“The point where both are solved is the point where the cloud becomes a sensible conversation,” he said. “At the minute, the costs outweigh the benefits and the necessary development surrounding the cloud will take two years at a minimum.”

That change is coming, with analyst Gartner’s 2011 CIO Survey suggesting that almost half, 43 per cent, of CIOs expect to operate their applications and infrastructures through the cloud within the next five years. At the same time, research from Forrester suggests 88 per cent of firms are focusing their IT security investments this year on data defence.

CIOs and data-protection priorities

Organisations, then, are allying a move to the cloud with a new focus on data protection. But despite this attention, Simpkin recognises there is nothing intrinsically new or different in terms of the significance of the security concerns associated with the cloud. Regardless of whether on-demand infrastructure is private or public, CIOs must always prioritise data protection. The alternative is simply anathema.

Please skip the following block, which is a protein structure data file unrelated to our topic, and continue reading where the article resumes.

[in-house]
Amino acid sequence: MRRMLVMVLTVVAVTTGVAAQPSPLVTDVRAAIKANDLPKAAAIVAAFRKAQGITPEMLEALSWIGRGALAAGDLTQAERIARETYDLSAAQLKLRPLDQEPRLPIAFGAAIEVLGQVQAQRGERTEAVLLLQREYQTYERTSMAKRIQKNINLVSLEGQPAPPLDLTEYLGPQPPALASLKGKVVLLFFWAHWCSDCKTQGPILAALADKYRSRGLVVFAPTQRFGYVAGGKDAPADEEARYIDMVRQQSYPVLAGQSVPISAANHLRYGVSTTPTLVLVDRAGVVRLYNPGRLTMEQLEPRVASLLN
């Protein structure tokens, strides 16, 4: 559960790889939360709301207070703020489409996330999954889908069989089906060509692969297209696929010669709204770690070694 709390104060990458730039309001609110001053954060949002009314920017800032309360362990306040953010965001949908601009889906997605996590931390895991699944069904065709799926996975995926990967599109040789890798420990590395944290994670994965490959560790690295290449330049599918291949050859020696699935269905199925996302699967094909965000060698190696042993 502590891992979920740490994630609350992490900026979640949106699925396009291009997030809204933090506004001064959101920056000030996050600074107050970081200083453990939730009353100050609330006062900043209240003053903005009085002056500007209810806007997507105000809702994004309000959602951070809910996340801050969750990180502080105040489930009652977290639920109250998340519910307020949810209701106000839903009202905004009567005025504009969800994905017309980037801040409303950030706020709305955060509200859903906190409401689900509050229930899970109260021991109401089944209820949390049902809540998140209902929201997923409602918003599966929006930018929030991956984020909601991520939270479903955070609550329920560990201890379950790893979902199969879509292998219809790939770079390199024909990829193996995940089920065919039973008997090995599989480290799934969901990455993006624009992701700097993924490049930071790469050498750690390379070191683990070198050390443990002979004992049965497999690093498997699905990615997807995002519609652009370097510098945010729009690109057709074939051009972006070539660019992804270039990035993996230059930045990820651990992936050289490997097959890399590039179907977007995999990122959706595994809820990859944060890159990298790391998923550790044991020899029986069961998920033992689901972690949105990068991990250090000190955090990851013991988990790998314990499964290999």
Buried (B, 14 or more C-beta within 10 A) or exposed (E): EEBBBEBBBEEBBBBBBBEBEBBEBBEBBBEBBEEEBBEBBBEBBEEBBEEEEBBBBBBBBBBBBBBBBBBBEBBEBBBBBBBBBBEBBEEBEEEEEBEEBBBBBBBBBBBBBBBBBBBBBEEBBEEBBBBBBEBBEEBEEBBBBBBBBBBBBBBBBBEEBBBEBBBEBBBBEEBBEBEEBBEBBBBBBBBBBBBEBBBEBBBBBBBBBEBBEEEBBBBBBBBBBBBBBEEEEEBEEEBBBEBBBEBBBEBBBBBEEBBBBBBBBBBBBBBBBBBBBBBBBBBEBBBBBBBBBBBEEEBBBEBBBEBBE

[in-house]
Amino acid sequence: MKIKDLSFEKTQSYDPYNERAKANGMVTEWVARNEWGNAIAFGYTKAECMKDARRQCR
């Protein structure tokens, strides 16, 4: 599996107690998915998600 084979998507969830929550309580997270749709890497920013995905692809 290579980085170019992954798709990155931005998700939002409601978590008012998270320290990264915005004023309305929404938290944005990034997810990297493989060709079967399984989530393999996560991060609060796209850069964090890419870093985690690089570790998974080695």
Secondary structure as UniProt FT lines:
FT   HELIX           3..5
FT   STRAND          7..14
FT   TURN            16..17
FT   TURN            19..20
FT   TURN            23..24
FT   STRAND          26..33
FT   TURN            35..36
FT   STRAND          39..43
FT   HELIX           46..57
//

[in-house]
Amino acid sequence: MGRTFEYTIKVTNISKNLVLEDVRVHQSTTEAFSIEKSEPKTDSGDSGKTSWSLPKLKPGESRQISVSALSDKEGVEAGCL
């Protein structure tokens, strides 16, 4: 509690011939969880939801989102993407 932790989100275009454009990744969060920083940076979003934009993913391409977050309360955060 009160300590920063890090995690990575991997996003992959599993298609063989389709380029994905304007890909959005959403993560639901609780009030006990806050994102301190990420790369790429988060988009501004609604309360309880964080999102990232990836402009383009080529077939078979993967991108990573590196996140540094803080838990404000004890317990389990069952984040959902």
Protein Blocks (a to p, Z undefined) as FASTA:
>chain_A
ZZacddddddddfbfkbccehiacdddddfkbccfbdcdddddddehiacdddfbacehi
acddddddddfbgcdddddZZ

“We’ve always felt the pressure of security – making decisions about where data is held is always important. If we look after data ourselves, we have to have…

…strong private controls in place and the same is true of the public cloud,” he said. And it is the detailed management of cloud security that remains a work in progress.

Simpkin, like other IT leaders, can definitely see some software areas – such as email and commoditised hardware – where the cloud can be used to help push IT capability and delivery. But one executive will have to be the manager, understand the industry and challenge the supplier to ensure that innovation takes the business forwards.

“The CEO will always want someone to make sure that processes are right, and that person is the CIO,” Simpkin said. “You don’t give away the protection your business offers – you have to be responsible. If something goes wrong with the provider, the CIO will still be the executive that is responsible for data concerns.”

External service provides no guarantee of success

Just as in the case of outsourcing, an arrangement with an external service provider is no guarantee of success. Pushing a technical problem area beyond the firewall and into the arms of a third party will require much more than a hands-off approach, particularly if the business is to stay assured that crucial information is safe and secure.